Headache, which occurs in 10 to 30 percent of patients following lumbar puncture, is one of the most common complications of the procedure. Post-lumbar puncture headache (PLPHA; also known as post-dural puncture headache) is caused by leakage of cerebrospinal fluid from the dura with resultant traction on pain-sensitive structures.
This topic will review PLPHA. Other aspects of lumbar puncture are discussed separately. (See "Lumbar puncture: Technique; indications; contraindications; and complications in adults".)
In 1891 Quincke introduced the lumbar puncture (LP) , and in 1898 Bier suffered and was the first to report PLPHA . He proposed that ongoing leakage of cerebrospinal fluid (CSF) through the dural puncture site was the cause of the headache. This belief is maintained today; it is supposed that CSF leakage through the dural rent made by the LP needle exceeds the rate of CSF production, resulting in low CSF volume and pressure . The reported incidence of PLPHA ranges from 10 to 30 percent [2,3].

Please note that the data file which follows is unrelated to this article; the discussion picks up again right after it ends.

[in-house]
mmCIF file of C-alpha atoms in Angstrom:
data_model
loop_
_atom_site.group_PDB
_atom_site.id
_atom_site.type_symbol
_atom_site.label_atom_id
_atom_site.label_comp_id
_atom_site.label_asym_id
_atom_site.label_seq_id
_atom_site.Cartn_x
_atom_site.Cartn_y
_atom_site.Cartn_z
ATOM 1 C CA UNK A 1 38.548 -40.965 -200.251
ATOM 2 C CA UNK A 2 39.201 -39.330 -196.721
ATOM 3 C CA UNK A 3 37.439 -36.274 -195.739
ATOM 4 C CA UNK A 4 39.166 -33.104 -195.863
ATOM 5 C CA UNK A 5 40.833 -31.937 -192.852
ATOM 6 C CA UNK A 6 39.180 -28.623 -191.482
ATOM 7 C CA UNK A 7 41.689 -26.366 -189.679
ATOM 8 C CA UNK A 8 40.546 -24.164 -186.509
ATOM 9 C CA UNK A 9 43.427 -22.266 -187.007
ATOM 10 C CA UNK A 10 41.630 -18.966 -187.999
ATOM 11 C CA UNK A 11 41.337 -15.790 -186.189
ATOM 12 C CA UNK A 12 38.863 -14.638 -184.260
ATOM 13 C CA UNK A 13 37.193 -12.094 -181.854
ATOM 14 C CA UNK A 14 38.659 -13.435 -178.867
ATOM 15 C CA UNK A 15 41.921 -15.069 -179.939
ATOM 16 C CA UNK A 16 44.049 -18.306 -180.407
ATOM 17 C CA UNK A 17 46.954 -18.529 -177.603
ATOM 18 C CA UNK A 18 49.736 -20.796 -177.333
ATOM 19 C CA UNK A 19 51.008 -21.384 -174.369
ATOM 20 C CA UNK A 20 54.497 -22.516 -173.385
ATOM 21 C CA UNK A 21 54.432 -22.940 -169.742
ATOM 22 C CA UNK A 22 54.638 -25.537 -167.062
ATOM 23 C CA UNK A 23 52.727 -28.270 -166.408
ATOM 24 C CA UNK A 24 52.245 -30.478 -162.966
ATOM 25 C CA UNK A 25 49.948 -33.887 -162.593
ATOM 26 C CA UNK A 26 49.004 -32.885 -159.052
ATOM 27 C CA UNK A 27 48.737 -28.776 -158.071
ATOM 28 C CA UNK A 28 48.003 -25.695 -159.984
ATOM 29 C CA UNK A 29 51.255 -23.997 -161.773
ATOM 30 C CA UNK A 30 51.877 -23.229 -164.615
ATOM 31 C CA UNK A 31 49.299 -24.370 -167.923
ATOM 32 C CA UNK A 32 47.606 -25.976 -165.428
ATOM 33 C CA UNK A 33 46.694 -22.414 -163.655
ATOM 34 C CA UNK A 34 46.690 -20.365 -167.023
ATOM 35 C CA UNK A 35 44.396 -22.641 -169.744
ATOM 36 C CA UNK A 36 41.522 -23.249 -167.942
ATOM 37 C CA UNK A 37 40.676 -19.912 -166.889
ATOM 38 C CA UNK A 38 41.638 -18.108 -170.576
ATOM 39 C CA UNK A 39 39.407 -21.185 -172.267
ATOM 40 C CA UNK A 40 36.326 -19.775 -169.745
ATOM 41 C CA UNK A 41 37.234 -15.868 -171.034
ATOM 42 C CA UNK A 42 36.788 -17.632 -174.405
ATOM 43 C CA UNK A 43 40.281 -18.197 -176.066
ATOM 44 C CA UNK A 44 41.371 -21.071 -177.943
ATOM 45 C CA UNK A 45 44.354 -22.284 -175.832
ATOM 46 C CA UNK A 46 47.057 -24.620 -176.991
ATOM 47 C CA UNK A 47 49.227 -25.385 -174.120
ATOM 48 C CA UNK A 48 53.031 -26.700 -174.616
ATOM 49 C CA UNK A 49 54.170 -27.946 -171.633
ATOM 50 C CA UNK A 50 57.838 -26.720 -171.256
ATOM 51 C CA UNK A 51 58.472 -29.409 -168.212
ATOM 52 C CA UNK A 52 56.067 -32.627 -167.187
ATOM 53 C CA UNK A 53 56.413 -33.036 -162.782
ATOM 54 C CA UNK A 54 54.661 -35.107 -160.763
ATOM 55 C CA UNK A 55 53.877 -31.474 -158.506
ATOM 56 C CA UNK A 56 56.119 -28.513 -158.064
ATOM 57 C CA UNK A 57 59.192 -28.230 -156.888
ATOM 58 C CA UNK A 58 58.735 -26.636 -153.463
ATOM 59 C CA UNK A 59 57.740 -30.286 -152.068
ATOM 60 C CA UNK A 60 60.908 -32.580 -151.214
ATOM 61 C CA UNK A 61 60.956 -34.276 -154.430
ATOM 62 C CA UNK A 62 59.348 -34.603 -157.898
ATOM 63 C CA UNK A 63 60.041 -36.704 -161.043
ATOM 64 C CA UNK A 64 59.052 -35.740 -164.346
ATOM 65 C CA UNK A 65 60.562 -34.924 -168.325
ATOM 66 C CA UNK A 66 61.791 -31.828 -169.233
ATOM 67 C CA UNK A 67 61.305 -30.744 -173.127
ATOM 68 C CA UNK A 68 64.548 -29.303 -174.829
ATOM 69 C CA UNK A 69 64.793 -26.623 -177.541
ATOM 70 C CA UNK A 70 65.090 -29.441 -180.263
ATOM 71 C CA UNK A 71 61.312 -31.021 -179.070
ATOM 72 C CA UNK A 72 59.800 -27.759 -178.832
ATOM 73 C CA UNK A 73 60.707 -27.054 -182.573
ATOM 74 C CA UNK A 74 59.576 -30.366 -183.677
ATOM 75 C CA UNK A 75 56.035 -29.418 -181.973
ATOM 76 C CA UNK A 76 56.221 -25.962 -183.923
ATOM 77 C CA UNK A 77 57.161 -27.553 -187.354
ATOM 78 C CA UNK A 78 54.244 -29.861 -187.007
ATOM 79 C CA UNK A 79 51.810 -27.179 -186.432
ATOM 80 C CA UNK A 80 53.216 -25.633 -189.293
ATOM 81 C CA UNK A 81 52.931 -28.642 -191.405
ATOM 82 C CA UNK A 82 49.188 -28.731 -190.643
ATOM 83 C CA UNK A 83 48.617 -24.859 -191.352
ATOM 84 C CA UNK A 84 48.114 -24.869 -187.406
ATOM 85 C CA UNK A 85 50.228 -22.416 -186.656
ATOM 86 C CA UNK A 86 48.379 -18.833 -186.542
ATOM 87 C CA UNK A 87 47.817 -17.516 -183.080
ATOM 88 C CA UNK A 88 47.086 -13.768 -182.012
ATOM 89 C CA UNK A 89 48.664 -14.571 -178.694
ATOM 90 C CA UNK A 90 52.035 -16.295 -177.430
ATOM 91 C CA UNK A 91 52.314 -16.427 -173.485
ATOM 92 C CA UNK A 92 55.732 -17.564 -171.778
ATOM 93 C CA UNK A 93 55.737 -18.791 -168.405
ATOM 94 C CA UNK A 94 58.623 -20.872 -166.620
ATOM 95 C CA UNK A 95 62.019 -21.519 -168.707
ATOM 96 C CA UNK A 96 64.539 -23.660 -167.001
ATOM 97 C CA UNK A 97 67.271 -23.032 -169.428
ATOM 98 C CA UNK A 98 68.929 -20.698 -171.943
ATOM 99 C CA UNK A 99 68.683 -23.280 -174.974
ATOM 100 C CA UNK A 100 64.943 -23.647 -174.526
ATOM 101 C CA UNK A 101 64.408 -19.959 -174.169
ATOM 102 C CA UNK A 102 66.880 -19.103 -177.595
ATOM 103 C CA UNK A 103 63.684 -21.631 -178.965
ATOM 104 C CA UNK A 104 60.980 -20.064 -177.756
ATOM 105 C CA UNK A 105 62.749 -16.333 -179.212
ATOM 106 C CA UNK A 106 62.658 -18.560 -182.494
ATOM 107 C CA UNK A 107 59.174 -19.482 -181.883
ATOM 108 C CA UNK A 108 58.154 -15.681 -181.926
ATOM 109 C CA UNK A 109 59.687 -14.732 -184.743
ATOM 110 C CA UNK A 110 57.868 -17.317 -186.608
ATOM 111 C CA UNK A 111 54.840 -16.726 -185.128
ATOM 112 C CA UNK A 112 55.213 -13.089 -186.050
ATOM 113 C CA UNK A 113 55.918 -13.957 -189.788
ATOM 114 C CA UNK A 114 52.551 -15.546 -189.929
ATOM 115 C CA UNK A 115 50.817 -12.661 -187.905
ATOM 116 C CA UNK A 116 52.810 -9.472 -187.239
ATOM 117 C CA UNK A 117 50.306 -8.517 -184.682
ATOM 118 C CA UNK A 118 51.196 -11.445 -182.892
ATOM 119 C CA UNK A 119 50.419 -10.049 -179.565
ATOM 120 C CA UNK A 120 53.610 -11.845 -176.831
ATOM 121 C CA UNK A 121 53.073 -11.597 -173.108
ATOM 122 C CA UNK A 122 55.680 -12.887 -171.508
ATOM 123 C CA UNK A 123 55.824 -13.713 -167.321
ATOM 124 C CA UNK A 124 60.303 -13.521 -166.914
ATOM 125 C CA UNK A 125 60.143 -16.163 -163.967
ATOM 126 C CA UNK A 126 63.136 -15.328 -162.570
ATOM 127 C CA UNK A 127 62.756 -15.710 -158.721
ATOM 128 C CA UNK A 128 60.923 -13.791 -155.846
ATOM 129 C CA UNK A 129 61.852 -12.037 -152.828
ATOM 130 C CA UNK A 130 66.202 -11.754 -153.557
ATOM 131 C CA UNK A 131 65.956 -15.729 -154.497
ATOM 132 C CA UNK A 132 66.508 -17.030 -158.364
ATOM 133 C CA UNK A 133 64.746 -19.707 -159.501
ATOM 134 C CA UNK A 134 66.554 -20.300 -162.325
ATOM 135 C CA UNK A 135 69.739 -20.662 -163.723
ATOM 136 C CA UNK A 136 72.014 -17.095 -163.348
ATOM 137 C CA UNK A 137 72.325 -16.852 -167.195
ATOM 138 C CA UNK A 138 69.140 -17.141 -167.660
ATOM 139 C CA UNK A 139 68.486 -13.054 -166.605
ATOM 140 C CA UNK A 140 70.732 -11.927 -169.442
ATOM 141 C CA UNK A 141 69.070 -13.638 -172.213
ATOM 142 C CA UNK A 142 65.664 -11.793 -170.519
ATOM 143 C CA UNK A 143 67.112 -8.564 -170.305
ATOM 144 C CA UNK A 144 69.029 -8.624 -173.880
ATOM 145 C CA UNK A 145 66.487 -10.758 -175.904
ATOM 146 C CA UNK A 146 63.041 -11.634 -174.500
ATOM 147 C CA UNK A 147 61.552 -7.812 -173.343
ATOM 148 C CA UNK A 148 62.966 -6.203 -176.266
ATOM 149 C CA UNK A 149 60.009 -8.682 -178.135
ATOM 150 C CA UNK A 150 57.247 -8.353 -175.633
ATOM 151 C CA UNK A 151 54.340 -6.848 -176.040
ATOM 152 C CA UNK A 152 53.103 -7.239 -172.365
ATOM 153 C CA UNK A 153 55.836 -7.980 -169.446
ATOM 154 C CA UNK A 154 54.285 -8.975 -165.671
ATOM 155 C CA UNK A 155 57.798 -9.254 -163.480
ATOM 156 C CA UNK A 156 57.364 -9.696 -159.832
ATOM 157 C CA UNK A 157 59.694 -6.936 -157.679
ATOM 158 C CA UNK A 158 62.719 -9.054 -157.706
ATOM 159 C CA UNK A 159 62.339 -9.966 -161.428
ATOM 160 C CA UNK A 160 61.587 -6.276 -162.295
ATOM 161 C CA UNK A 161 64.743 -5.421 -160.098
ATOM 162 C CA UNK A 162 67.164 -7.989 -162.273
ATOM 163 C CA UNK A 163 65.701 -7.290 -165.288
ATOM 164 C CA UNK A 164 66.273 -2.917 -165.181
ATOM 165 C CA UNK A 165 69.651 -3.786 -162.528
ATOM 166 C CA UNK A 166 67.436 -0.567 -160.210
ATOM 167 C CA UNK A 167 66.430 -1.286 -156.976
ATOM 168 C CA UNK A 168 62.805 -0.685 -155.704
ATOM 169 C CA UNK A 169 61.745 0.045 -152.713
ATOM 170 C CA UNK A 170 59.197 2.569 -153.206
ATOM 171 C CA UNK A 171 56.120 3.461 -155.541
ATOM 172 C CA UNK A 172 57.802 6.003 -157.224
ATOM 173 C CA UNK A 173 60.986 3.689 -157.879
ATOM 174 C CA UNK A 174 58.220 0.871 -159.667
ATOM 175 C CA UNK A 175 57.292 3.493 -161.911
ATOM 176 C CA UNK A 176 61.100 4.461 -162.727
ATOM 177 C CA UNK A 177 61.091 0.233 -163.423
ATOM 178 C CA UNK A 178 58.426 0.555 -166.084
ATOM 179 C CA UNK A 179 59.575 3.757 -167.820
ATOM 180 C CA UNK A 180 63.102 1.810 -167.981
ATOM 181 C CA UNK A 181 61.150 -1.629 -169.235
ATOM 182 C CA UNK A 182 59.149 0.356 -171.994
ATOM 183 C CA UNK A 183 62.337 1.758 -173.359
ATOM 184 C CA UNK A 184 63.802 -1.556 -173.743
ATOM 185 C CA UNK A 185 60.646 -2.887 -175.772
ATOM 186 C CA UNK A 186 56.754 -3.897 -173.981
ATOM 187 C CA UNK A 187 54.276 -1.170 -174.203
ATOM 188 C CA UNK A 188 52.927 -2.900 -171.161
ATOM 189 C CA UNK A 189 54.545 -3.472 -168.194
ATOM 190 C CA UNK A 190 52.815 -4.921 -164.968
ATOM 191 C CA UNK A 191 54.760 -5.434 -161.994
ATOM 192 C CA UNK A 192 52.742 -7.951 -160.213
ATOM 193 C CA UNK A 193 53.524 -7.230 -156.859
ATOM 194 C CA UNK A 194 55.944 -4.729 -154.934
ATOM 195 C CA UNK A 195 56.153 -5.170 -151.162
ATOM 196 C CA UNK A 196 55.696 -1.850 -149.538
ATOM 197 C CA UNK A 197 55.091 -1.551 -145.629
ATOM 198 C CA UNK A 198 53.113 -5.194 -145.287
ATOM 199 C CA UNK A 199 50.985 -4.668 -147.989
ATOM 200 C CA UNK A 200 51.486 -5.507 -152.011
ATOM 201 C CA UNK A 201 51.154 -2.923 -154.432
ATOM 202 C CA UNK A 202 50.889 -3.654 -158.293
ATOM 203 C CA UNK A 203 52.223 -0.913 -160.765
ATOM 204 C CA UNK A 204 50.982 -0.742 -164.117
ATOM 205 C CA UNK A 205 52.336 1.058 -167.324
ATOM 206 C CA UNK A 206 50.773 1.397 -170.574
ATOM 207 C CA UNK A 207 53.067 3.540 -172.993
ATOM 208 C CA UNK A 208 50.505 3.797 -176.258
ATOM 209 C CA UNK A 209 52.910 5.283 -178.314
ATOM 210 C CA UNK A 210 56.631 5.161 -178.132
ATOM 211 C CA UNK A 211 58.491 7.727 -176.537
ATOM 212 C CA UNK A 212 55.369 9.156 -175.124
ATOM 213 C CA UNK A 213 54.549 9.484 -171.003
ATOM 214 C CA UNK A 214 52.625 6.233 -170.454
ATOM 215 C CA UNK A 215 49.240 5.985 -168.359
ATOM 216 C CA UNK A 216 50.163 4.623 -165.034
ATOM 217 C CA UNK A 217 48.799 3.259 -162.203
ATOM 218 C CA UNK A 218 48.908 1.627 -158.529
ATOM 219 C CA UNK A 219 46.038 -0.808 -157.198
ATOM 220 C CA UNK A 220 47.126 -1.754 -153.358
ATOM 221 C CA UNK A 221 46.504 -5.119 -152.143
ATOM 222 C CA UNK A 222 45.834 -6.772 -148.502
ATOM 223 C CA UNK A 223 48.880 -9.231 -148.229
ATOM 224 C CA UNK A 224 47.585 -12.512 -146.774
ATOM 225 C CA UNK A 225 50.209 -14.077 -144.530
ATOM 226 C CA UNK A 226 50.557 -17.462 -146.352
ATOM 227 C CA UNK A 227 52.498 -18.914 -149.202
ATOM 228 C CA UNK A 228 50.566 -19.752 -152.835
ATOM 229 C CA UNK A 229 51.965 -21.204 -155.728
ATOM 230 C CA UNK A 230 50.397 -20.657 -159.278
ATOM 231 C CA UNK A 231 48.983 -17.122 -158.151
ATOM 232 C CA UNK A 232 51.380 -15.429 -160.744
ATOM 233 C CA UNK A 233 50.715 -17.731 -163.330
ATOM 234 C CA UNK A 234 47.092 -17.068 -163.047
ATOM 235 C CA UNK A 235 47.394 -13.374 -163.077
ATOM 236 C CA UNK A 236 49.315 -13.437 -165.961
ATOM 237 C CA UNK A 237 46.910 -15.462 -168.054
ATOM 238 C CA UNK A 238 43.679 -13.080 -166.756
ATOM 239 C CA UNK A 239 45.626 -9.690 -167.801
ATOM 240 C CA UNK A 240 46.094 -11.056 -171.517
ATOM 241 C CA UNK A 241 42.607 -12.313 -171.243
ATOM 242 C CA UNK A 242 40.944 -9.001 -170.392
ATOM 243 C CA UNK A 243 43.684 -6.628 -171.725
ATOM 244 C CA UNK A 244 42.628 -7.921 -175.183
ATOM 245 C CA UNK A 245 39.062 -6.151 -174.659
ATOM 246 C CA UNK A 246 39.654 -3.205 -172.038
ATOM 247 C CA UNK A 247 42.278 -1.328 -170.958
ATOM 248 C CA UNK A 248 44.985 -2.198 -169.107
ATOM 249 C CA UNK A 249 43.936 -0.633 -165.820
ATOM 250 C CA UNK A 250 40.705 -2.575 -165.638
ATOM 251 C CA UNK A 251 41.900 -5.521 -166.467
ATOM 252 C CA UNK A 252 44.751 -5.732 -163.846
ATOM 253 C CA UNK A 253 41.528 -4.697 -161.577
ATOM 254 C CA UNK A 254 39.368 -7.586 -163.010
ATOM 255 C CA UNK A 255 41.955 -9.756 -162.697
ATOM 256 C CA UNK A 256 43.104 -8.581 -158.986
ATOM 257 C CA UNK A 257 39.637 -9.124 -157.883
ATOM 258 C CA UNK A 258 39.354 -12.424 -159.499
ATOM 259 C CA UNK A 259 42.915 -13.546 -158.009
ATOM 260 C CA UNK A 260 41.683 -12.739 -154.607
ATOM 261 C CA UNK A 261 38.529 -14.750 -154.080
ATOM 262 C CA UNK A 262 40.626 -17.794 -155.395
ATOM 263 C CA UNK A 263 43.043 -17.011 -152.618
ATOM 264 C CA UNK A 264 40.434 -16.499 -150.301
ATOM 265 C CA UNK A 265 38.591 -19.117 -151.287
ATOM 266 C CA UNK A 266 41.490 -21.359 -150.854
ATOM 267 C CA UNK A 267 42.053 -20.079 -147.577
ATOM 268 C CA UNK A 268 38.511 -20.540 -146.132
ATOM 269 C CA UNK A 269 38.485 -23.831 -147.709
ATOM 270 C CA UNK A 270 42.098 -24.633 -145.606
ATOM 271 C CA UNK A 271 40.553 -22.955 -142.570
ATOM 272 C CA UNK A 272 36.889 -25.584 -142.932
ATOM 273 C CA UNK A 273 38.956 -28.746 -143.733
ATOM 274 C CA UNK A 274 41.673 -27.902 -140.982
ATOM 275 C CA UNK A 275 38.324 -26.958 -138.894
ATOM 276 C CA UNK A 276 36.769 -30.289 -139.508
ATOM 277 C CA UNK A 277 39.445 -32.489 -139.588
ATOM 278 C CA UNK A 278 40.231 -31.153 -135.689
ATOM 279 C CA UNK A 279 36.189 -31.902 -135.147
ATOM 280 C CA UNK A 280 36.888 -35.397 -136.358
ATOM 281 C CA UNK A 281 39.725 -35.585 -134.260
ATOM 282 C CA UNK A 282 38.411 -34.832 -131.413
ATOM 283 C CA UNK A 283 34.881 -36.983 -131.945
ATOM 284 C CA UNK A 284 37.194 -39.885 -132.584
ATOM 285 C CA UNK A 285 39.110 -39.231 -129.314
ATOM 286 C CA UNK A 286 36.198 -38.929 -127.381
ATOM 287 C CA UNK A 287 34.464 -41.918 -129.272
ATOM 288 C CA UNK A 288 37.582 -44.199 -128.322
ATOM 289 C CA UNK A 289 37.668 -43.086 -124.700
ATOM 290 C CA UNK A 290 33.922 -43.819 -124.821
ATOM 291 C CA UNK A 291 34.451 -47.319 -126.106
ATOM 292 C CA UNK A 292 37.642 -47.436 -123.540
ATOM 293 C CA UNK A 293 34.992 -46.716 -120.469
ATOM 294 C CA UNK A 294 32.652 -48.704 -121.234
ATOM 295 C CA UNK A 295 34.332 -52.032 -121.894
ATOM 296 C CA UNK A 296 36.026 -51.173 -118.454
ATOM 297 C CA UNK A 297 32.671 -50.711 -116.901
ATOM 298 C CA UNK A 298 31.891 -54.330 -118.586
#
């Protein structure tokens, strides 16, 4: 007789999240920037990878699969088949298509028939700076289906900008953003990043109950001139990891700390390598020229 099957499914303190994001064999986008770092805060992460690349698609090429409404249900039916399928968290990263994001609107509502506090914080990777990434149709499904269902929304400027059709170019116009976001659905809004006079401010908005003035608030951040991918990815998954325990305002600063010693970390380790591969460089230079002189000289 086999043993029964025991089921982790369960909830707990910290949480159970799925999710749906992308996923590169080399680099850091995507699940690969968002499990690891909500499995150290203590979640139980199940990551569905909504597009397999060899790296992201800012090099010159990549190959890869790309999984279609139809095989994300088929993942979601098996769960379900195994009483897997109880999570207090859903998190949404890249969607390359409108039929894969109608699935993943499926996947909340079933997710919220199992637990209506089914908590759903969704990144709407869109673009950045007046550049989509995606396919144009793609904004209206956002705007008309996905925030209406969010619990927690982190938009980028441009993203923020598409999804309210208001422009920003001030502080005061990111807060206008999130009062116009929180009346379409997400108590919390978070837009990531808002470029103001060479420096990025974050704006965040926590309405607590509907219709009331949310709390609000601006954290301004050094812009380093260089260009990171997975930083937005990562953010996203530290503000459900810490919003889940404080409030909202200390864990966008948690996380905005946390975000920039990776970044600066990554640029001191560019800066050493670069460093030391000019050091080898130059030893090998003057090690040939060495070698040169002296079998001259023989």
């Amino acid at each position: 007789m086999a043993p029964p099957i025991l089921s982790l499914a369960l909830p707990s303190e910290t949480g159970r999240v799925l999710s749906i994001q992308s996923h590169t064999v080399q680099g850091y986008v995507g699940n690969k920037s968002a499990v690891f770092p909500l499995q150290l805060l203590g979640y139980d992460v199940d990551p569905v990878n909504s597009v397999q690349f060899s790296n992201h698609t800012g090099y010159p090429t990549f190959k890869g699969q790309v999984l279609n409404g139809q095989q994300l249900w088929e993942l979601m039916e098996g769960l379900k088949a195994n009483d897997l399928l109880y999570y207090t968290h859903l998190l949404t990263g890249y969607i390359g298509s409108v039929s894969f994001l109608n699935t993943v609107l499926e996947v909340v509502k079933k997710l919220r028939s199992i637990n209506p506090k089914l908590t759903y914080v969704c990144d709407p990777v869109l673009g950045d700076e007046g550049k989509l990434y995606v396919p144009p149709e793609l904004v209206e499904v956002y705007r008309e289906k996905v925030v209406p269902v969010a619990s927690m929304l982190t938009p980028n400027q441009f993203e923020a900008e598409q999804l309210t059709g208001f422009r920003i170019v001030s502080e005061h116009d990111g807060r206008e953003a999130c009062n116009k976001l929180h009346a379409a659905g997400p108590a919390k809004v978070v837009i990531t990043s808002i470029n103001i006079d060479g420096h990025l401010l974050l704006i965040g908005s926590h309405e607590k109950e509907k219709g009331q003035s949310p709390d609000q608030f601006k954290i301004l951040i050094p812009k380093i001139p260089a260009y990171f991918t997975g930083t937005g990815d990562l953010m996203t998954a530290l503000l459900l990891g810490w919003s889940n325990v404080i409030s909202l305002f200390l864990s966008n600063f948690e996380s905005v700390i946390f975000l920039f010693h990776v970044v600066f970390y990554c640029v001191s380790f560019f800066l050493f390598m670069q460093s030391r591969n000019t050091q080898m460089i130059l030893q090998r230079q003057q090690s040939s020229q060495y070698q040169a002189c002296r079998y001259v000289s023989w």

Of note, cerebral venous thrombosis must also be considered as a possible cause of persisting headache following LP, since LP can rarely precipitate a cerebral venous thrombosis. However, unlike PLPHA, the headache related to cerebral venous thrombosis does not typically change with posture, and the severity usually increases in the acute phase of illness. (See "Etiology, clinical features, and diagnosis of cerebral venous thrombosis".)
Patients with PLPHA characteristically present with frontal or occipital headache within 6 to 72 hours of the procedure that is exacerbated in an upright position and improved in the supine position [1,4]. Associated symptoms may include nausea, vomiting, dizziness, tinnitus, neck stiffness, and visual changes . Without treatment, the headache typically lasts 2 to 15 days.